UAV liability could be assessed in same way as stolen cars

Published: February 8, 2018

Updated: July 24, 2018

Author: Luke Jones

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Speaking at a claims conference on Tuesday, a legal insurance expert suggested unmanned aerial vehicles (UAVs or drones) could be subject to the same liability laws as parked stolen vehicles. Specifically, liability risks for UAVs could be affected by past court rulings in vehicle cases and commercial drone users will take more liability than hobby flyers.

“A lot of things could go wrong with respect to the use of drones,” Christina Polano, a partner with Thomas Gold Pettingill. She offered her opinion at the 51st annual joint conference of the Ontario chapters of the Canadian Insurance Claims Managers Association (CICMA) and the Canadian Independent Adjusters’ Association (CIAA).

Drones have similar ability of cars to cause major damage or injury. If a drone crashes it could cause severe injury, while UAVs can interfere with airplanes while they are landing or taking off.

“As long as there is some reasonable expectation that the activity that somebody’s engaging in could harm somebody else, there is a good chance that liability will be applied,” Polano said.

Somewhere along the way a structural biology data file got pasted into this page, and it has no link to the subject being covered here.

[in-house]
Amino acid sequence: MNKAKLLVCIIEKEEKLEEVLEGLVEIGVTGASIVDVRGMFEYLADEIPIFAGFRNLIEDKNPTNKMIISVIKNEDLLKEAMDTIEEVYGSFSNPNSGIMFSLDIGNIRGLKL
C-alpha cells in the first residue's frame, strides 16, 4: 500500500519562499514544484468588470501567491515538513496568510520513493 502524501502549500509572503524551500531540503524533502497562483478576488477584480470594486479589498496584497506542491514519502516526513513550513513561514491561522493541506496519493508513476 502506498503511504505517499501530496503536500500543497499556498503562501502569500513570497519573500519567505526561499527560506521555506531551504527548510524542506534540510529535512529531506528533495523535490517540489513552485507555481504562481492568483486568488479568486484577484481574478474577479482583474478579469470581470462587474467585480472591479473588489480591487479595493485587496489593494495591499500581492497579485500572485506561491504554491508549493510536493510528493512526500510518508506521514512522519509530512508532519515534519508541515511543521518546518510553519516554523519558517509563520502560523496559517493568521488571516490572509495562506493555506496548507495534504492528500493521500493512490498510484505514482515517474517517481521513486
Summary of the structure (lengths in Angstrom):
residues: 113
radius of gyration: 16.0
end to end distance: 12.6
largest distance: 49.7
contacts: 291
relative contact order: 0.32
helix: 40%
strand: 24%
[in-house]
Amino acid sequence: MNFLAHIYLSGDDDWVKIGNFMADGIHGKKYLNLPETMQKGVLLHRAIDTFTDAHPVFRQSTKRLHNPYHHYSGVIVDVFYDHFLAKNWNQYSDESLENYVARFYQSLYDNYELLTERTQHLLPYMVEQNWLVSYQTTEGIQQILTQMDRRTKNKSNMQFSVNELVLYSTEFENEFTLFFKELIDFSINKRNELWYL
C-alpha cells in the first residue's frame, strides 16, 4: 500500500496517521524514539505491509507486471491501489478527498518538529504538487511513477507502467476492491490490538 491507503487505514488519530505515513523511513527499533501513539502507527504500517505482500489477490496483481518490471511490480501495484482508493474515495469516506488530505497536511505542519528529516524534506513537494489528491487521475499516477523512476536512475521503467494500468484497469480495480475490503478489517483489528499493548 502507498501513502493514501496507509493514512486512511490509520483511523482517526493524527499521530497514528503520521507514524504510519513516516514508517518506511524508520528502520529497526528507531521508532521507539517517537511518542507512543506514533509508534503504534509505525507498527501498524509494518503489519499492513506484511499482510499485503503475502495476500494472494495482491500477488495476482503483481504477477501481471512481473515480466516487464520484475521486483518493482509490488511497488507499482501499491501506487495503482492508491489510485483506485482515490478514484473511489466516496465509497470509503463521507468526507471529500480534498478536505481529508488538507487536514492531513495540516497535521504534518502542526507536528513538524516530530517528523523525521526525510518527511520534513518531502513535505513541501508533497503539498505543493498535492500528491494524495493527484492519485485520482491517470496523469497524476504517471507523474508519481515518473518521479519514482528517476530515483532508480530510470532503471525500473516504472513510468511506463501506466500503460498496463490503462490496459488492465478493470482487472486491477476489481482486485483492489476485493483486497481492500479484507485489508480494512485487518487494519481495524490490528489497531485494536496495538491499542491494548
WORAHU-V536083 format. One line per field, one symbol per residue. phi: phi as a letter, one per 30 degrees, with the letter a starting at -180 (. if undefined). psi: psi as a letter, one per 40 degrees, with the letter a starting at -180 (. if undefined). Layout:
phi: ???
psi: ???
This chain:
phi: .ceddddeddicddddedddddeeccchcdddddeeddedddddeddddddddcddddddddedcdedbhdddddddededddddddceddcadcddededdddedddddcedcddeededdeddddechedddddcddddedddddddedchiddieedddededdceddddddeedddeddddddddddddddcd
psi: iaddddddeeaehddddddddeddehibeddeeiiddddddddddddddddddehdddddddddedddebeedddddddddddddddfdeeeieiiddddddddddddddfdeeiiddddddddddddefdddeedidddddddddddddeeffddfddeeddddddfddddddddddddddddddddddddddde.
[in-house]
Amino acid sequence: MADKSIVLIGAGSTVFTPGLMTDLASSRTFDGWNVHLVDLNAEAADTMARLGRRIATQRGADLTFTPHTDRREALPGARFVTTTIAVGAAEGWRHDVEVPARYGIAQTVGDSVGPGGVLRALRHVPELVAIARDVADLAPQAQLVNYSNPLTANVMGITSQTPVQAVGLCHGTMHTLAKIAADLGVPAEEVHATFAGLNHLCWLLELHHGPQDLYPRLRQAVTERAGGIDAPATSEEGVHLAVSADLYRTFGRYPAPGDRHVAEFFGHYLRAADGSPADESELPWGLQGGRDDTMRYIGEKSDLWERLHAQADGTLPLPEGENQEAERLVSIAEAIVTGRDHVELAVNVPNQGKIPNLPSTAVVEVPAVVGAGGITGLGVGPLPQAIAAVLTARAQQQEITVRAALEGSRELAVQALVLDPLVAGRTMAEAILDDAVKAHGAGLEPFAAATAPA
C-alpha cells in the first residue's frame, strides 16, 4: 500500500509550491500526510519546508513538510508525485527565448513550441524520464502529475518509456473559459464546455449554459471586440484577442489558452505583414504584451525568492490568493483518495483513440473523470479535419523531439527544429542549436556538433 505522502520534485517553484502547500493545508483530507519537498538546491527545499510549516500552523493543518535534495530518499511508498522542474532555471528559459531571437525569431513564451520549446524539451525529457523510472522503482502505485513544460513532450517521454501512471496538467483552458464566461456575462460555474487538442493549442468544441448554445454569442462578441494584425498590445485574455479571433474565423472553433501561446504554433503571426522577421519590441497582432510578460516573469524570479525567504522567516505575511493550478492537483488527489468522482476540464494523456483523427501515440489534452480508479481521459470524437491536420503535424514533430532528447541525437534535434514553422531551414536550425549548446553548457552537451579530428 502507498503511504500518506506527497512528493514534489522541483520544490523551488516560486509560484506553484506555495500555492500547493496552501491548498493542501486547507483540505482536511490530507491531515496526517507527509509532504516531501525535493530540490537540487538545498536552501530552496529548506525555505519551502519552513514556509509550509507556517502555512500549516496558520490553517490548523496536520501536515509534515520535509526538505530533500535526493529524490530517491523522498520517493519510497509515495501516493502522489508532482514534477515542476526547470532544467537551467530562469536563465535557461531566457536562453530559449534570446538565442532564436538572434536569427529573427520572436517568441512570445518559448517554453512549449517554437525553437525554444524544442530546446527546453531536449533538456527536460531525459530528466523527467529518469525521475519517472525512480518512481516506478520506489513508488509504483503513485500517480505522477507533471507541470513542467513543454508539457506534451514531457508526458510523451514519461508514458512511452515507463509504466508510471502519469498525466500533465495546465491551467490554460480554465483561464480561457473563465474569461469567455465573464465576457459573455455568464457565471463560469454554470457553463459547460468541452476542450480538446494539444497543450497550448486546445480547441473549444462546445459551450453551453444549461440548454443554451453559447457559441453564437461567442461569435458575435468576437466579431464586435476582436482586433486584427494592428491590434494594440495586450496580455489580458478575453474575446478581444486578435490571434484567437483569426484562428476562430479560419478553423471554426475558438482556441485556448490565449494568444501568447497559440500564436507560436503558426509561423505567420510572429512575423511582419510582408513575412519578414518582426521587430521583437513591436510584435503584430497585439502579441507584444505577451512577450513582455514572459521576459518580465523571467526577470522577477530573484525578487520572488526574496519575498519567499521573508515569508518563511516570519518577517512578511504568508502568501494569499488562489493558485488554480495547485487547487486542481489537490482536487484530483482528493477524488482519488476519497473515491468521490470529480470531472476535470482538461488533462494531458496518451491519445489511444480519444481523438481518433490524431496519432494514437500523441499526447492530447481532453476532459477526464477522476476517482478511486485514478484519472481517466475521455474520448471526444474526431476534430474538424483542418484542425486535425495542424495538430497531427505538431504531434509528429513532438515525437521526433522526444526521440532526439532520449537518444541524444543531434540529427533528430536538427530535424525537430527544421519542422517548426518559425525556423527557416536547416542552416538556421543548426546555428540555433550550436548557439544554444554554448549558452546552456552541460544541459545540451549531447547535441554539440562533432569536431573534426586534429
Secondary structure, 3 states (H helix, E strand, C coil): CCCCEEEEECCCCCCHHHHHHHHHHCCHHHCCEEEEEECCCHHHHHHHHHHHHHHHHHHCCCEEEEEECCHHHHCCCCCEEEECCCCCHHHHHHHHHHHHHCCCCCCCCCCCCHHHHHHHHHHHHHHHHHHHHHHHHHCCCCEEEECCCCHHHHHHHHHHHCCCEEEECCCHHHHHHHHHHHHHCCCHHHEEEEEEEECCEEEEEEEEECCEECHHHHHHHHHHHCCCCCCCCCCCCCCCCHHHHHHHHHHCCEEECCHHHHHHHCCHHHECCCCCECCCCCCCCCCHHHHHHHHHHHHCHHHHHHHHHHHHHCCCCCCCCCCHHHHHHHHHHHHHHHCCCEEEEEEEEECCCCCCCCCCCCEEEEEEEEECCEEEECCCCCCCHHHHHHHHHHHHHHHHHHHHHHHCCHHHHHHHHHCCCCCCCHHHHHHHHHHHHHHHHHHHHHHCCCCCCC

Polano says courts may use the Anns test when dealing with drone lawsuits. The Anns test is a series of questions posed by judges to decide if a defendant is liable in a case. It was created after a British House of Lords decision in 1977. Among the questions in the Anns test is whether the harm suffered by the plaintiff was a “reasonably foreseeable consequence” of the defendant’s act, the Supreme Court of Canada noted in Cooper v. Hobart, released in 2001.

“I think that, just like the stolen vehicle cases, the courts are going to be a lot more apt to apply liability to commercial drone users then they are to recreational drone users–or at least they are going to take a harsher line with commercial drone users and in particular, those are the drone users that should have insurance on their drone,” Polano said.